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Raw +HGF tumor Segmented +HGF tumor Thresholded binary image Boundary of +HGF tumor Binary image with boundary applied Processing Data

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Shape Information Features from Given Shape Area Perimeter/Area Circularity Ratio Eccentricity HGF Binary

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Image Information Total Variation Average Intensity Features from Given Image HGF Segmented

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Classification Tumor gets mapped to feature vectors, which get mapped to points in high dimensional space. Now how do we separate the 2 groups?

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Fishers Linear Discriminant Describe mapping Fishers Linear Discriminant: maximize ratio of inter-class variance to intra-class variance

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Project Overview Develop classification scheme for colon tumor spheroids grown in media with and without HGF Broader goal is to obtain quantitative understanding of HGF action on tumor spheroids. Feature vectors can be utilized to quantify HGF action on tissue growth in vitro.

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Results Ran FLD code on 6 features: Area, Circularity Ratio, Average Intensity, Eccentricity, Perimeter/Area, TV/Area Train on half the data Repeated Random Sub-sampling Cross Validation was used on all tests

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Results Ran FLD code on 6 features: Area, Circularity Ratio, Average Intensity, Eccentricity, Perimeter/Area, TV/Area Percent Correct for Control: 91.50% Percent Correct for +HGF: 90.99%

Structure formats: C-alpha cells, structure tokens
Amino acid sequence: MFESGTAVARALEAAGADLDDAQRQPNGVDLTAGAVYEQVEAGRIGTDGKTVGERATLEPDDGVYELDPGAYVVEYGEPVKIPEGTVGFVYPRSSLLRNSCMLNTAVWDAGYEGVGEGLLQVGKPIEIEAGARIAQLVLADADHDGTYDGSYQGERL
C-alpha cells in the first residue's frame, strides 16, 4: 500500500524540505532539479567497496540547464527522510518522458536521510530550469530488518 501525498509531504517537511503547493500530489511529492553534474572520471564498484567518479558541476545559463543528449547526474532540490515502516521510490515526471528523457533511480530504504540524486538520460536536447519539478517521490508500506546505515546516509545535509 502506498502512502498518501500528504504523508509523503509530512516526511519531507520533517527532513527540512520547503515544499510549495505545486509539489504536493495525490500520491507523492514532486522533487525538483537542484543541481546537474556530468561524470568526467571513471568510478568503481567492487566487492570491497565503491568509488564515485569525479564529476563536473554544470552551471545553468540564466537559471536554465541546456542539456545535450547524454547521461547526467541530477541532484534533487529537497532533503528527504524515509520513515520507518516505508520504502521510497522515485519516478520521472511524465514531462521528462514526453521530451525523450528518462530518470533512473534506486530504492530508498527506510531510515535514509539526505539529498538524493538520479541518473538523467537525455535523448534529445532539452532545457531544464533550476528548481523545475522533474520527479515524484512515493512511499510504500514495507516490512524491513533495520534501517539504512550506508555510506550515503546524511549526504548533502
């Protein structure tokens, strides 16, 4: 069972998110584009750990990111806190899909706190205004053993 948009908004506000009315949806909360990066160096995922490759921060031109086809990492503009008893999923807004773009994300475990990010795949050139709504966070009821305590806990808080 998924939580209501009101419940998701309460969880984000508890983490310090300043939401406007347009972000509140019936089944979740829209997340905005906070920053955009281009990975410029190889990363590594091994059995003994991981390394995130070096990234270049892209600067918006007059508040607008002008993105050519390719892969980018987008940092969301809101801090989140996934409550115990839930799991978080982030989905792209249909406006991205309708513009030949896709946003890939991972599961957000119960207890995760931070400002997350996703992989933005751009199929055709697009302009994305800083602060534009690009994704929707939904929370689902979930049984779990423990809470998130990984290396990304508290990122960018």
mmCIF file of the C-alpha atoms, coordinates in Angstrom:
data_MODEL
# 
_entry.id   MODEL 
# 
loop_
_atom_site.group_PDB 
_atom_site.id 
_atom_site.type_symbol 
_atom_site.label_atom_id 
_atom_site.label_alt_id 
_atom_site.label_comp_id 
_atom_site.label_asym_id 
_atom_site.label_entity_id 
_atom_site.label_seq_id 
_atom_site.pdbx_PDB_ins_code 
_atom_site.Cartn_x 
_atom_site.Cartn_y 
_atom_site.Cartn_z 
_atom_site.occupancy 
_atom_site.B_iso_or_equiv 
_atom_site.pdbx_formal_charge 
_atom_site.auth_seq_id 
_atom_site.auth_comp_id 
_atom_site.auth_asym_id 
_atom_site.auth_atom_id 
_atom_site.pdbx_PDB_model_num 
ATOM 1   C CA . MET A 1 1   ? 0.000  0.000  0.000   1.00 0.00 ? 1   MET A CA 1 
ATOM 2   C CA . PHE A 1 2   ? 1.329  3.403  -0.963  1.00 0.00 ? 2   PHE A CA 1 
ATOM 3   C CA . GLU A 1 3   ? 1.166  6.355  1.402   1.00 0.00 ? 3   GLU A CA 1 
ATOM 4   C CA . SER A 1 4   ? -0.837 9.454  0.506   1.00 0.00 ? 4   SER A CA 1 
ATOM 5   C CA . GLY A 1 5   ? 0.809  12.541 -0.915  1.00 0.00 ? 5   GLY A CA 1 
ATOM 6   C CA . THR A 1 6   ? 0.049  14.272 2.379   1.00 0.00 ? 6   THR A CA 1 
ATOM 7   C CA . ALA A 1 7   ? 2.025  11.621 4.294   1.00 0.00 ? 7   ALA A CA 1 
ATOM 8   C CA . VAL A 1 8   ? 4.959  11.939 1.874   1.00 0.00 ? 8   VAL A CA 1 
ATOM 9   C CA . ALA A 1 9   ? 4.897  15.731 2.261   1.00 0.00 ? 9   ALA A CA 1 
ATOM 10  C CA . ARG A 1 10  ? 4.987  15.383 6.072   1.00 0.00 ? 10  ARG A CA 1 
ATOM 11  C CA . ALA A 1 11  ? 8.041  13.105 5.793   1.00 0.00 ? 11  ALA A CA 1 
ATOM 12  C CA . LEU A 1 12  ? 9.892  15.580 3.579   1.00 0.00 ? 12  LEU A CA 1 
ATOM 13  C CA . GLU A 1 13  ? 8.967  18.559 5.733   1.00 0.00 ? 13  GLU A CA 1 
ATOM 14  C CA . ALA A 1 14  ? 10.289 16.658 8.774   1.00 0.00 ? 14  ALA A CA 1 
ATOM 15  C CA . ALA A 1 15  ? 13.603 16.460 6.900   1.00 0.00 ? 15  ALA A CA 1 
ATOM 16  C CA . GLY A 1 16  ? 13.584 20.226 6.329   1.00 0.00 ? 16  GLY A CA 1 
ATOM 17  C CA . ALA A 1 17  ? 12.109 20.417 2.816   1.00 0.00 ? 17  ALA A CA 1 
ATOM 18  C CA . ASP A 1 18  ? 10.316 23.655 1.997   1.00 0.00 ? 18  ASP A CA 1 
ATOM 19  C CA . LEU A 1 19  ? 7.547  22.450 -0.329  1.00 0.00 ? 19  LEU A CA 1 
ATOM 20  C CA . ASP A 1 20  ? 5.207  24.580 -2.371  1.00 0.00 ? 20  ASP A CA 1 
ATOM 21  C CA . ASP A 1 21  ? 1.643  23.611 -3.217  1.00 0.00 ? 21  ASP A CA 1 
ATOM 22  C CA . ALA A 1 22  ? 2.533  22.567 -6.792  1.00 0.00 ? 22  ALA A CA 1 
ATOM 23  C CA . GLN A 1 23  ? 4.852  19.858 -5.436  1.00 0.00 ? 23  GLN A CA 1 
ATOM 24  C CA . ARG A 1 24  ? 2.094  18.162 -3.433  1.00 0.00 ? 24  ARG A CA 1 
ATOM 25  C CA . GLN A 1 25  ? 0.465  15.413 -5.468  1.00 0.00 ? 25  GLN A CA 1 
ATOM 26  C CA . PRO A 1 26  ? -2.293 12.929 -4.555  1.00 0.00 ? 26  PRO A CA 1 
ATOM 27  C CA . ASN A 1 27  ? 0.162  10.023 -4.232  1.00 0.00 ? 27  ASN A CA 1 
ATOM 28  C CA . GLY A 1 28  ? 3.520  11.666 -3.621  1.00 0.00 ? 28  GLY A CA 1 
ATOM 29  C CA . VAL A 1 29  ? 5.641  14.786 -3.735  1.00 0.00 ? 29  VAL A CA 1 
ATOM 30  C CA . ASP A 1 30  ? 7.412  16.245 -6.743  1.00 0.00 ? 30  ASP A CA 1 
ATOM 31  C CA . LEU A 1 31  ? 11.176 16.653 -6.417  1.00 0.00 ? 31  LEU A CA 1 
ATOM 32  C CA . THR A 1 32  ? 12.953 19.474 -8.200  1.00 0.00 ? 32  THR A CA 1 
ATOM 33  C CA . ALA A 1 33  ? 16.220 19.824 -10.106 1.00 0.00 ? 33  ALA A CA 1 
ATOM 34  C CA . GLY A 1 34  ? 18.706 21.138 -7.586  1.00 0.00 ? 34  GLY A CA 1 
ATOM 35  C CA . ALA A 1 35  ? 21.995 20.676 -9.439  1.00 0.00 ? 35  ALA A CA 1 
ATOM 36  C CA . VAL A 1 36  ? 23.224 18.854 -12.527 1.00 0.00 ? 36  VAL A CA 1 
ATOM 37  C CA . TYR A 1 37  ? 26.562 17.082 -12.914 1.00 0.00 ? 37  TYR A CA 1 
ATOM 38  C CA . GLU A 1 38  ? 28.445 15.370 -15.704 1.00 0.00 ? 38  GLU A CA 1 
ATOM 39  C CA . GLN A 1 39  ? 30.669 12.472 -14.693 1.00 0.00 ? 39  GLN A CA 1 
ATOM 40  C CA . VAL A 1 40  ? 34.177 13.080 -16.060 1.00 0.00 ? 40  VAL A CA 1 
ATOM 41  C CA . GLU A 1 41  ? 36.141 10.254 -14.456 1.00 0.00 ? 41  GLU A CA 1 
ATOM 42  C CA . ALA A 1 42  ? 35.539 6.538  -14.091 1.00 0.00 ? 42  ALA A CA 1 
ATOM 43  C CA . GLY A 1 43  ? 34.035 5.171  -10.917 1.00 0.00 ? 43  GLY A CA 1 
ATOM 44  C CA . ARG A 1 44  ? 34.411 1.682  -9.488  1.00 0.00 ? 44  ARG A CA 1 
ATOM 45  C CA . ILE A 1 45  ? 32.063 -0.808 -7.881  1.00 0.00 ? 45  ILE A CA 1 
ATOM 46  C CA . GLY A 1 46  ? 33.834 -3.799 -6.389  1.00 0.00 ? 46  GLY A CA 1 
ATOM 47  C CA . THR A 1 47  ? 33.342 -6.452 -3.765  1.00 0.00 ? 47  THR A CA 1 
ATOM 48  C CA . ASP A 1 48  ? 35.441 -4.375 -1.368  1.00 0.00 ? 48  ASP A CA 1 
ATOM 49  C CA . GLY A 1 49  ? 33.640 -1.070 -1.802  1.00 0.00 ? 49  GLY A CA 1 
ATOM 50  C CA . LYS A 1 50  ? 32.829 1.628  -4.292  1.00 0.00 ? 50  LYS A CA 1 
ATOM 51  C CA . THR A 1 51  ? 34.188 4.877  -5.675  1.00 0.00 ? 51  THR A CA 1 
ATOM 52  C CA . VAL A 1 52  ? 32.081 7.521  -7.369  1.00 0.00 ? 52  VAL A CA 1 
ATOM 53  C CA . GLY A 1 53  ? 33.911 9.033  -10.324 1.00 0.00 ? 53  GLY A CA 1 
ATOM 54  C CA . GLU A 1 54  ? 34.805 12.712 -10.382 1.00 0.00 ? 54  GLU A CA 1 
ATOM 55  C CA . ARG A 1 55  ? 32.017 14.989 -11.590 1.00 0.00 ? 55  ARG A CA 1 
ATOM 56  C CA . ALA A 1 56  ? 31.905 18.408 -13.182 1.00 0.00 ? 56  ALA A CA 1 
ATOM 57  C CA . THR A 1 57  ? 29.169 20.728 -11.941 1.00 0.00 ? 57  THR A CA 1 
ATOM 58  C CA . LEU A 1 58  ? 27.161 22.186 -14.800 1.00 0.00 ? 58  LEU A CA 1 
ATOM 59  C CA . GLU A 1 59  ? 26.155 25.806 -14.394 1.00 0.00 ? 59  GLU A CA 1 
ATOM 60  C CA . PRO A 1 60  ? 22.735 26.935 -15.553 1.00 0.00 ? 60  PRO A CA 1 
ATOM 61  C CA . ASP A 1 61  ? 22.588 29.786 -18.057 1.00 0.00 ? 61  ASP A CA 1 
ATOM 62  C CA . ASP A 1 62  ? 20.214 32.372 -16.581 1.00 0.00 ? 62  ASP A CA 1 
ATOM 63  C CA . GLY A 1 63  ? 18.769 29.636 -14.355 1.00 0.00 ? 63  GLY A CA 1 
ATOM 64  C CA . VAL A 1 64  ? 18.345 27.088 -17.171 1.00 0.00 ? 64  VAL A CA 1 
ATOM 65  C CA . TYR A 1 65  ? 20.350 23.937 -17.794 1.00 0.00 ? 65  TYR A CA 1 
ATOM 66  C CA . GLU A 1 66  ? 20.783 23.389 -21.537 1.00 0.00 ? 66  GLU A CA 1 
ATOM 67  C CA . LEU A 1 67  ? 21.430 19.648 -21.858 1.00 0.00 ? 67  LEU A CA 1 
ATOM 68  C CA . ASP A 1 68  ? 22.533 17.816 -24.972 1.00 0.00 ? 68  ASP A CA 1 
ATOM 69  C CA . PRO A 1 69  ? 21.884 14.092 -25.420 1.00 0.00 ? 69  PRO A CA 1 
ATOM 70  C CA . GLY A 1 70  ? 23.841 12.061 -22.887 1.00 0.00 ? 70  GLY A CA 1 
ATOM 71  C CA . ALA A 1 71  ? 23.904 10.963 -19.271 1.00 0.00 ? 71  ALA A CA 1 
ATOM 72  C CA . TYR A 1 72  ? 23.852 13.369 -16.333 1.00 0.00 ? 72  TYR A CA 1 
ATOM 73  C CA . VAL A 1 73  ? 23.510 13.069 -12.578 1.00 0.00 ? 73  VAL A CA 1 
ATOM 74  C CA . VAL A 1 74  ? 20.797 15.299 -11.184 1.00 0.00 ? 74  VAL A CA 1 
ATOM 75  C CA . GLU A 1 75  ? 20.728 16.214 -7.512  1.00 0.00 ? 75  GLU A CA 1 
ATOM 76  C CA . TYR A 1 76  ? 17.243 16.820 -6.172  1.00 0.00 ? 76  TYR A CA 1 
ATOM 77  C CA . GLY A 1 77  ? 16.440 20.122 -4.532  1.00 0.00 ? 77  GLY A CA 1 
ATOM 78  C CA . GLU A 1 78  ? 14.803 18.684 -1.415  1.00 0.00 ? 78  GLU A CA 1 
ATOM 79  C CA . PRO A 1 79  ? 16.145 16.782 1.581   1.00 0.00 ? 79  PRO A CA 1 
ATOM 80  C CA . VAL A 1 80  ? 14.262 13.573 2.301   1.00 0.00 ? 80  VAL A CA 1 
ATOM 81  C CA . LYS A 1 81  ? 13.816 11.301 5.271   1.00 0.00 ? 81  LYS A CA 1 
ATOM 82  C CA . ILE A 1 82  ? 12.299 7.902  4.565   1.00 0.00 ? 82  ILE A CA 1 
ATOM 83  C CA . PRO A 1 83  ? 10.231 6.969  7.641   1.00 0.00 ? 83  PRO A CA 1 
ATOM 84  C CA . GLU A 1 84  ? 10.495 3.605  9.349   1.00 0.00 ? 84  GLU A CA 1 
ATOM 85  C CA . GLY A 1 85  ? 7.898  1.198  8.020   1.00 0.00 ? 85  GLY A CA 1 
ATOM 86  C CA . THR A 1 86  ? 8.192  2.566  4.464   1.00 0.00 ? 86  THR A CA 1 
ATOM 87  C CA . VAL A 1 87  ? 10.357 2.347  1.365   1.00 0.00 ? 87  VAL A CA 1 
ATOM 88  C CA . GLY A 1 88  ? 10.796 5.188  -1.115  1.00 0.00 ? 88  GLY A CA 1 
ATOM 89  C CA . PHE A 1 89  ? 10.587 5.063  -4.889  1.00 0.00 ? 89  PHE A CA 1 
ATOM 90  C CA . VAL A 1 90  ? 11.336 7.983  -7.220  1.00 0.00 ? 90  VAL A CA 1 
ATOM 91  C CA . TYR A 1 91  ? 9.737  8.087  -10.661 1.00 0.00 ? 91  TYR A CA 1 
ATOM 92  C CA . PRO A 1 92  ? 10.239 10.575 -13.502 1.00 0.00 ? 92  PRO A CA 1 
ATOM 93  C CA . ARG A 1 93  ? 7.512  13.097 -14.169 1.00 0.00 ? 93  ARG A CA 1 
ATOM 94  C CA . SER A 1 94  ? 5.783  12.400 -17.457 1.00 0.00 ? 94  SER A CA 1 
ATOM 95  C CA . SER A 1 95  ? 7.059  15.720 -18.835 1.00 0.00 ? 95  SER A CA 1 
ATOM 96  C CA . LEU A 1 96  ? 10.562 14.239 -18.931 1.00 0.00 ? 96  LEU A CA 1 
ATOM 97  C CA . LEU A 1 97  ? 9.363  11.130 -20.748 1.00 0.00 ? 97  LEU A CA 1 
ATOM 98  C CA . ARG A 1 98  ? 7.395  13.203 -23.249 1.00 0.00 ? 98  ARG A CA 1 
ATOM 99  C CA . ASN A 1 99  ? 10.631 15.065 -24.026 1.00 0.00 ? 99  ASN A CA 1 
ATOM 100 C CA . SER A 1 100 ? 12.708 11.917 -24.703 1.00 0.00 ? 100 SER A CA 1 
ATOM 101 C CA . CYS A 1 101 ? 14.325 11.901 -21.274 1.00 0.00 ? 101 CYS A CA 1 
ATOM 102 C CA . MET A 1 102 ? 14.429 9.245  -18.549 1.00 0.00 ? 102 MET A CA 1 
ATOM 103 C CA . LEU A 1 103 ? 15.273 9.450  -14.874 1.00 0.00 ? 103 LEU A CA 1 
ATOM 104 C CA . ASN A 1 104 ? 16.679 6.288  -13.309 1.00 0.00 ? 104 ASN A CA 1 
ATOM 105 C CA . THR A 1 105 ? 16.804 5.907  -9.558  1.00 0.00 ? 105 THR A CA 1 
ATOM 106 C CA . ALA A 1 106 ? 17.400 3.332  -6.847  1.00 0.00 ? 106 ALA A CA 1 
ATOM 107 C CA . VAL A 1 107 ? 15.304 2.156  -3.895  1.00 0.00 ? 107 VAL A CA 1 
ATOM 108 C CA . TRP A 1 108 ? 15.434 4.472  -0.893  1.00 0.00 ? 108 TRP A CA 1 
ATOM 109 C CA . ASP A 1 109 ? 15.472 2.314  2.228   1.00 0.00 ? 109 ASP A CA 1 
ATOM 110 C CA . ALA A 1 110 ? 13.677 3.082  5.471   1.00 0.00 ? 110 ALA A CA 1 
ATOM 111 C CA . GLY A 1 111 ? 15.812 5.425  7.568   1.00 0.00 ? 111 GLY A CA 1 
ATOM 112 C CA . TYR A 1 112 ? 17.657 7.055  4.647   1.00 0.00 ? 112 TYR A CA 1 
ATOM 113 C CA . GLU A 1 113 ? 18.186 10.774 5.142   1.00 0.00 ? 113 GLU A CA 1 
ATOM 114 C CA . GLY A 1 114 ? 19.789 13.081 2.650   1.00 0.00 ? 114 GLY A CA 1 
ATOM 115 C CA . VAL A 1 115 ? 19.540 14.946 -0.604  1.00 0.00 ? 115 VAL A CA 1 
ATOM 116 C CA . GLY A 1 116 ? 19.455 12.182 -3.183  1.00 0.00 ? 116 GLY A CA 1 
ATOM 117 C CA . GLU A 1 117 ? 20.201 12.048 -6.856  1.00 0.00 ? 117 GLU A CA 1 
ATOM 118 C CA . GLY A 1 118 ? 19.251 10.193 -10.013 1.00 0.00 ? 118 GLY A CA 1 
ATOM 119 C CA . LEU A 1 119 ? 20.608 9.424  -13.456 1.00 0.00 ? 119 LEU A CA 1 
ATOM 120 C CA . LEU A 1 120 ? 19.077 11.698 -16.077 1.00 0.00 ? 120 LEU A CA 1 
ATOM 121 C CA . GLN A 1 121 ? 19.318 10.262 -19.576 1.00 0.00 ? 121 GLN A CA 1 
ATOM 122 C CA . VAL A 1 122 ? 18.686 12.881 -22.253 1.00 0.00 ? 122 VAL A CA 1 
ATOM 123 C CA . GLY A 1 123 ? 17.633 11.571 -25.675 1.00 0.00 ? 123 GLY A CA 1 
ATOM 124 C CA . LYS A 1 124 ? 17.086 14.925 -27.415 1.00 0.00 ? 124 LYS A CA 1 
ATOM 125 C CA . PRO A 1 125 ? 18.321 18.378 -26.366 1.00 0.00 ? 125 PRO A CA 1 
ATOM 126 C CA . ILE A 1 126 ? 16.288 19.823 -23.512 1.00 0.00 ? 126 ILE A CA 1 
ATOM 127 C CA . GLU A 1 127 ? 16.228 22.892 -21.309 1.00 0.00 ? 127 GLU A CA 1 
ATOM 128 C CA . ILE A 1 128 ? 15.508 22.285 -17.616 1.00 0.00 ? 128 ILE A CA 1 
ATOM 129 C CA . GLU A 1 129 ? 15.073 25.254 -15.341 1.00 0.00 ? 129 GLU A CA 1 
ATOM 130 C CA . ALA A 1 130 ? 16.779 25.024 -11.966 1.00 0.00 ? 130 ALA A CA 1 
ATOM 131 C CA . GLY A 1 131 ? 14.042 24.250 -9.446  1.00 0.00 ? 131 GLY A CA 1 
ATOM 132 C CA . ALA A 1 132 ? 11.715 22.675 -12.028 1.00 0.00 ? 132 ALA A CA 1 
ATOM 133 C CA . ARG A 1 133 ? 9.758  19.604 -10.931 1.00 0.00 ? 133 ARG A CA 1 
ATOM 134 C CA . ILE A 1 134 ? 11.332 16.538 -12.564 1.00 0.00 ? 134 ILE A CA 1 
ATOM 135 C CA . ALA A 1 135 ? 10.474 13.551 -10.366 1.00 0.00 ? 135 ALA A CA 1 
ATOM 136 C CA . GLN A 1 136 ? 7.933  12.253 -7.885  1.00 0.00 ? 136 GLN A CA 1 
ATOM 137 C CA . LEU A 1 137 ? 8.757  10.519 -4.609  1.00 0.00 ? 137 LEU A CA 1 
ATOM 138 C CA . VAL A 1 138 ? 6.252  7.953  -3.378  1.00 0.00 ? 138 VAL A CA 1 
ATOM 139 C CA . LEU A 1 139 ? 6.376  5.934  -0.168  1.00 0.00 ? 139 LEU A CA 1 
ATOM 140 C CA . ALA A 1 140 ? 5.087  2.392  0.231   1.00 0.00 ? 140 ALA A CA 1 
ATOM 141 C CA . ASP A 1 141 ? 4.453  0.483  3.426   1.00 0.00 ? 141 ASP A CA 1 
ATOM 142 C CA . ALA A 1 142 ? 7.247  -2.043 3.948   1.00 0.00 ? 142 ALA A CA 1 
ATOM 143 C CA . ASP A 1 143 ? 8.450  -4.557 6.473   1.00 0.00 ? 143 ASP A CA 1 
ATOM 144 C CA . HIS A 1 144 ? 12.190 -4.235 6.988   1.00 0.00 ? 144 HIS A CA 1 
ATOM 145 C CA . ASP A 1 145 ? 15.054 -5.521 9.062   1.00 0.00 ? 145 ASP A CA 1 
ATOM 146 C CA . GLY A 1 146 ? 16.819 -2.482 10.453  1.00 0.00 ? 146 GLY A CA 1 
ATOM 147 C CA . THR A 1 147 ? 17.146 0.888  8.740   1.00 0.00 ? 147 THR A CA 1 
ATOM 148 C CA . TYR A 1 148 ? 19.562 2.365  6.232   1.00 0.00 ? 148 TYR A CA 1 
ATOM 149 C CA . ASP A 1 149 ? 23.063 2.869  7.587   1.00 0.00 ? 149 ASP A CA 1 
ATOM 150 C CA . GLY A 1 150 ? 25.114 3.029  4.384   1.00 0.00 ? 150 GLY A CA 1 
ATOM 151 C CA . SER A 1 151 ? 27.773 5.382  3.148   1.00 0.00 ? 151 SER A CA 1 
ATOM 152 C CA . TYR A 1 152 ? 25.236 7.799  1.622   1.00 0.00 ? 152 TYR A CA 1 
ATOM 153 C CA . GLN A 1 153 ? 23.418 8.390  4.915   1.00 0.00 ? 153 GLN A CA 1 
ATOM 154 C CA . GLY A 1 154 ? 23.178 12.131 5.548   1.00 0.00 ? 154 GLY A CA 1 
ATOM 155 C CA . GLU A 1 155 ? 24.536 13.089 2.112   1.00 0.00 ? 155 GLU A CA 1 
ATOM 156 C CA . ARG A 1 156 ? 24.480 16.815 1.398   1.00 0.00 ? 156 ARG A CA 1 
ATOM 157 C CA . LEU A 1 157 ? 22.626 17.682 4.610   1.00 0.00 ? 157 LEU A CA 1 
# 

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Results: Adding Day Good results, but our goal is to maximize percentage correct, so included time (day) Features used: Area, Perimeter/Area, TV/Area, Eccentricity, Average Intensity, Circularity Ratio, Day Observed some tumors similar in shape and size, so we needed a descriptor to separate those. Caused by larger control tumor from later phase having similar area & perimeter to earlier-stage HGF tumor.

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Results: Adding Day Good results, but our goal is to maximize percentage correct, so included time (day) Features used: Area, Perimeter/Area, TV/Area, Eccentricity, Average Intensity, Circularity Ratio, Day Observed some tumors similar in shape and size, so we needed a descriptor to separate those. Caused by larger control tumor from later phase having similar area & perimeter to earlier-stage HGF tumor. Percent Correct for Control: 98.88% Percent Correct for +HGF: 100%